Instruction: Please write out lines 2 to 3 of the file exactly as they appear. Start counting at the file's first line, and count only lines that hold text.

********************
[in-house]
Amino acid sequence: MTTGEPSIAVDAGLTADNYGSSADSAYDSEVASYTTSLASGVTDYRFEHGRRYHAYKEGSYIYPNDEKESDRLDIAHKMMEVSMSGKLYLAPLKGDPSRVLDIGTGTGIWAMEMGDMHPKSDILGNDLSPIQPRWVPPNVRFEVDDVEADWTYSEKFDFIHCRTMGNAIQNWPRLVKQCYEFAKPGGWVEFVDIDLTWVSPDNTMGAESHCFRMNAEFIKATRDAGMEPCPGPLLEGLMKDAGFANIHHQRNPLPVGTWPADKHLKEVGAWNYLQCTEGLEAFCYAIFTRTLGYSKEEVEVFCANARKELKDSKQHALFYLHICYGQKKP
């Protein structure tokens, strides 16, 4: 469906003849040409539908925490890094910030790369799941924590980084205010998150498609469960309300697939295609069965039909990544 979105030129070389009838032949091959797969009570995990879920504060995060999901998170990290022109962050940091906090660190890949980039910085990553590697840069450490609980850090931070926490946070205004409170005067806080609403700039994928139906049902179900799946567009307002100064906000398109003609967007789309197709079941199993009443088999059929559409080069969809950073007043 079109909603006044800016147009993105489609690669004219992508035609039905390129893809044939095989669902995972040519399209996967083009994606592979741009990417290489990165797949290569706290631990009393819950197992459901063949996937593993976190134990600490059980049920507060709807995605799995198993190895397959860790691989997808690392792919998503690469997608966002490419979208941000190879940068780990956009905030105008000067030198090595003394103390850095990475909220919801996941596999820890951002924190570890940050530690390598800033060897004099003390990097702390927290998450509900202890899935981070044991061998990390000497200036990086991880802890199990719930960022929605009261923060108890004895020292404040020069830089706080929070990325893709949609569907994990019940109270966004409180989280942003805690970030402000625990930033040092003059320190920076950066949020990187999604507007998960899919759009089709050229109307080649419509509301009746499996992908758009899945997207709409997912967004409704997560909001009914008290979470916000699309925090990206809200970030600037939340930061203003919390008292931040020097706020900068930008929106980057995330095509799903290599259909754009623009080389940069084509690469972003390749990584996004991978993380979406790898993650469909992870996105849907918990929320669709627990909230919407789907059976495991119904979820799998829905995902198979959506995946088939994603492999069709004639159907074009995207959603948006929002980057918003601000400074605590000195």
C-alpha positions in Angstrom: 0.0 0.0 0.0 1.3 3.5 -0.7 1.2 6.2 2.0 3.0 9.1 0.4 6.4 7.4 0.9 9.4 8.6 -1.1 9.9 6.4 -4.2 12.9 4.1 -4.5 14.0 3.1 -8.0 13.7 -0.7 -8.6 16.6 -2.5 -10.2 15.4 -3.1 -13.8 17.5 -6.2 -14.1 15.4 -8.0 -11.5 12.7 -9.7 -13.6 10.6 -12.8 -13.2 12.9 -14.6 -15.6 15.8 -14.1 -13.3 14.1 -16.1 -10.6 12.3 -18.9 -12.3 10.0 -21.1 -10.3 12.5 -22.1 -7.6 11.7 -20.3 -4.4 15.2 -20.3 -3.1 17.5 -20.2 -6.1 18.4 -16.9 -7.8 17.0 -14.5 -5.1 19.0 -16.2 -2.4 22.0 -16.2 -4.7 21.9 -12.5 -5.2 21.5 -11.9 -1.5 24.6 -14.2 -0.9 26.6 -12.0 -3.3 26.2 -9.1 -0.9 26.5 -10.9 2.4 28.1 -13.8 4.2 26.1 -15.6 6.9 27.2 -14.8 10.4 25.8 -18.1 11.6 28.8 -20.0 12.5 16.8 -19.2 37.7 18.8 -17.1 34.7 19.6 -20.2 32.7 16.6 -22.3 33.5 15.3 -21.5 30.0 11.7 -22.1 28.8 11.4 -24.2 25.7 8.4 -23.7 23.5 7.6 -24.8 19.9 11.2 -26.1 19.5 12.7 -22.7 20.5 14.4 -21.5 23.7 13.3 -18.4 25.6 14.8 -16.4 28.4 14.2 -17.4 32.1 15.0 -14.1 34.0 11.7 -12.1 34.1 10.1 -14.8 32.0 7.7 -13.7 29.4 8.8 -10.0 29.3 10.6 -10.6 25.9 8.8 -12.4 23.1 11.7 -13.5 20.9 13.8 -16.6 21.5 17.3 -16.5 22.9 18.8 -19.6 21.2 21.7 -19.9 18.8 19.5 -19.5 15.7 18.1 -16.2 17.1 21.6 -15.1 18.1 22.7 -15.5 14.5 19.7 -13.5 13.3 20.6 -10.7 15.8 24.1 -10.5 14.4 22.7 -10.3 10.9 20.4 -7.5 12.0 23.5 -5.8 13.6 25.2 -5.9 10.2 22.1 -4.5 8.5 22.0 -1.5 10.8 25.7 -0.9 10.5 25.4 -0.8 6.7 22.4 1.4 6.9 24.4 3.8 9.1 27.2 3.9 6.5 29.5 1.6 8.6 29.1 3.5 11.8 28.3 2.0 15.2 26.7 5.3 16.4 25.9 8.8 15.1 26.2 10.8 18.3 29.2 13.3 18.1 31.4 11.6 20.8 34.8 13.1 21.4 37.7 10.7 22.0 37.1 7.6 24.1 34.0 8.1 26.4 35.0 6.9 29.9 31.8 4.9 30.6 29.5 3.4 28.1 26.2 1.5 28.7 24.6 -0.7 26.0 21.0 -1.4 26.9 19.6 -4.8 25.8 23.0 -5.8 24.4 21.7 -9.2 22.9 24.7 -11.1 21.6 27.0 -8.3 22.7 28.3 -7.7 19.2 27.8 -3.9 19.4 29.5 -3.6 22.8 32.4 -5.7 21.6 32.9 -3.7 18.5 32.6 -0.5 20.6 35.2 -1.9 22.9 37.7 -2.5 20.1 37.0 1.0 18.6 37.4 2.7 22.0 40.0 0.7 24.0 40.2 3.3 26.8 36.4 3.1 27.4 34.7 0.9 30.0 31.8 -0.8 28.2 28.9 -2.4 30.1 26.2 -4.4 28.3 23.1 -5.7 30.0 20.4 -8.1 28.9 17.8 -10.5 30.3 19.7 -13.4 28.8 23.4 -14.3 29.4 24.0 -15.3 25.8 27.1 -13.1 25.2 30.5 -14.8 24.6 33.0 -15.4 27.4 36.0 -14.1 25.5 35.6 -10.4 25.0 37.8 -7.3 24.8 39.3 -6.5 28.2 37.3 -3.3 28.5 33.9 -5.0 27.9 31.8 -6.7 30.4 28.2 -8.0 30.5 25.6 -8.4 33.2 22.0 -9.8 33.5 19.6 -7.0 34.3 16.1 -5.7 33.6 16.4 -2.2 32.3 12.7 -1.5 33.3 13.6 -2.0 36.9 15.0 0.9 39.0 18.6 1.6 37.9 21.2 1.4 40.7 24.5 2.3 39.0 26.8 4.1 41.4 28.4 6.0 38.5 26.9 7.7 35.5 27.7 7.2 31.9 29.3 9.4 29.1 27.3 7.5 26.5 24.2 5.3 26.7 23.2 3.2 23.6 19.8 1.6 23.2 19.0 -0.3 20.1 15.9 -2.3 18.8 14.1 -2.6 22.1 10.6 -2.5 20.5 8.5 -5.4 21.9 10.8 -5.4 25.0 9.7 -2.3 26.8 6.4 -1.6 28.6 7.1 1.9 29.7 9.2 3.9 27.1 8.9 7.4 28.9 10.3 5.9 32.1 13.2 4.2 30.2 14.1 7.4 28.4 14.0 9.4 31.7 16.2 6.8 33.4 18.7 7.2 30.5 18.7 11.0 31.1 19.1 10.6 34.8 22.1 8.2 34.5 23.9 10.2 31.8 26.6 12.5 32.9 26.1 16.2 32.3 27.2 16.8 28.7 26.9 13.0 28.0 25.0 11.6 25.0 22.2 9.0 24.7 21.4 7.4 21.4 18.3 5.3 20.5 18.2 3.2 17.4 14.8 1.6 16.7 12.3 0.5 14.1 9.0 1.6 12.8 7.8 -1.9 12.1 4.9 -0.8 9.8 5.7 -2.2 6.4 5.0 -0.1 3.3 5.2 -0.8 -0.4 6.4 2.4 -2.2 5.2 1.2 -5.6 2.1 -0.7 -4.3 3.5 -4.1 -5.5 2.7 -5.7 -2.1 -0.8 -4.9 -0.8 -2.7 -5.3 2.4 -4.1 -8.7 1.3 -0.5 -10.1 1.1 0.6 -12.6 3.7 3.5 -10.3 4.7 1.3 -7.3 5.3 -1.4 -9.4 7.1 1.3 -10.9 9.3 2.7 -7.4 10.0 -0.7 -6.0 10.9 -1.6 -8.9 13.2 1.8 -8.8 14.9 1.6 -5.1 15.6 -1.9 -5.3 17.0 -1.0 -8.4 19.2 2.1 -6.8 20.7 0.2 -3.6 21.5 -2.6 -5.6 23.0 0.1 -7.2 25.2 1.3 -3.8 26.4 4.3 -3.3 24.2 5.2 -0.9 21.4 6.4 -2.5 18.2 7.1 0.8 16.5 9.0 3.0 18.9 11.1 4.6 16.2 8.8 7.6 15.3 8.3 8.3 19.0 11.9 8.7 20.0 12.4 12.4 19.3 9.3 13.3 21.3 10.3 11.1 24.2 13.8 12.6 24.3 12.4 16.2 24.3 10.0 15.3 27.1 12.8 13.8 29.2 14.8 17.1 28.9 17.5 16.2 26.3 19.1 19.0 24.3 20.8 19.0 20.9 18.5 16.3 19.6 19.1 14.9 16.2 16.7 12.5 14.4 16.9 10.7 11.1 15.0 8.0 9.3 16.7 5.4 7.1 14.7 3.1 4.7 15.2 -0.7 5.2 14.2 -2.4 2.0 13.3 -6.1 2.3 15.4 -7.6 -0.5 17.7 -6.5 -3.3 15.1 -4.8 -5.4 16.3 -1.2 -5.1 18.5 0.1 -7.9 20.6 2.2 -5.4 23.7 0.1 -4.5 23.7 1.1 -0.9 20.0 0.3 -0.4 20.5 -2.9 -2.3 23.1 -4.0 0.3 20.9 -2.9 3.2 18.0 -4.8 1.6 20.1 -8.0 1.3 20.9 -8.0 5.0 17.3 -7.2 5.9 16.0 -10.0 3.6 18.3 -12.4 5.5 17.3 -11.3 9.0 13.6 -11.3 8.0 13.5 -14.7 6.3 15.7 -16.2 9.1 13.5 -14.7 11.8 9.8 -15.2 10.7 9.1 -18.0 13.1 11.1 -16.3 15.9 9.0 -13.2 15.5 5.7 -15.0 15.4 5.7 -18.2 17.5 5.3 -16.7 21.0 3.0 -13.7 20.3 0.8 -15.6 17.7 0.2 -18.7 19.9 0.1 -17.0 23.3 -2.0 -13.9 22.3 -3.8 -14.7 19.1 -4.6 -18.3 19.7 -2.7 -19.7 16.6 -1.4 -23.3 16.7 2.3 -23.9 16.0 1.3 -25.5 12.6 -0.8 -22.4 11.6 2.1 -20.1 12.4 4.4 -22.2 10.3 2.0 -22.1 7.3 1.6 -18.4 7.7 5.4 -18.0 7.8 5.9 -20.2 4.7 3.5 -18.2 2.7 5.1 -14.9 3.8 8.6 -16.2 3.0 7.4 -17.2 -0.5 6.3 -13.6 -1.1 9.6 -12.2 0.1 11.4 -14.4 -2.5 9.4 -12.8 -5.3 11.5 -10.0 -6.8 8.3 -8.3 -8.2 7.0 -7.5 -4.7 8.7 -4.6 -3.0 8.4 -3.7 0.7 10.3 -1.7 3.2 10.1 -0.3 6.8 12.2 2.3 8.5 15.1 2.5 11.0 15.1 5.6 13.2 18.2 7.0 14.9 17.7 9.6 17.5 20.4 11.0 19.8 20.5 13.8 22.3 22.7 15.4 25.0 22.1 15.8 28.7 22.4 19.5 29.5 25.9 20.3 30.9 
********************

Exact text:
Amino acid sequence: MTTGEPSIAVDAGLTADNYGSSADSAYDSEVASYTTSLASGVTDYRFEHGRRYHAYKEGSYIYPNDEKESDRLDIAHKMMEVSMSGKLYLAPLKGDPSRVLDIGTGTGIWAMEMGDMHPKSDILGNDLSPIQPRWVPPNVRFEVDDVEADWTYSEKFDFIHCRTMGNAIQNWPRLVKQCYEFAKPGGWVEFVDIDLTWVSPDNTMGAESHCFRMNAEFIKATRDAGMEPCPGPLLEGLMKDAGFANIHHQRNPLPVGTWPADKHLKEVGAWNYLQCTEGLEAFCYAIFTRTLGYSKEEVEVFCANARKELKDSKQHALFYLHICYGQKKP
């Protein structure tokens, strides 16, 4: 469906003849040409539908925490890094910030790369799941924590980084205010998150498609469960309300697939295609069965039909990544 979105030129070389009838032949091959797969009570995990879920504060995060999901998170990290022109962050940091906090660190890949980039910085990553590697840069450490609980850090931070926490946070205004409170005067806080609403700039994928139906049902179900799946567009307002100064906000398109003609967007789309197709079941199993009443088999059929559409080069969809950073007043 079109909603006044800016147009993105489609690669004219992508035609039905390129893809044939095989669902995972040519399209996967083009994606592979741009990417290489990165797949290569706290631990009393819950197992459901063949996937593993976190134990600490059980049920507060709807995605799995198993190895397959860790691989997808690392792919998503690469997608966002490419979208941000190879940068780990956009905030105008000067030198090595003394103390850095990475909220919801996941596999820890951002924190570890940050530690390598800033060897004099003390990097702390927290998450509900202890899935981070044991061998990390000497200036990086991880802890199990719930960022929605009261923060108890004895020292404040020069830089706080929070990325893709949609569907994990019940109270966004409180989280942003805690970030402000625990930033040092003059320190920076950066949020990187999604507007998960899919759009089709050229109307080649419509509301009746499996992908758009899945997207709409997912967004409704997560909001009914008290979470916000699309925090990206809200970030600037939340930061203003919390008292931040020097706020900068930008929106980057995330095509799903290599259909754009623009080389940069084509690469972003390749990584996004991978993380979406790898993650469909992870996105849907918990929320669709627990909230919407789907059976495991119904979820799998829905995902198979959506995946088939994603492999069709004639159907074009995207959603948006929002980057918003601000400074605590000195």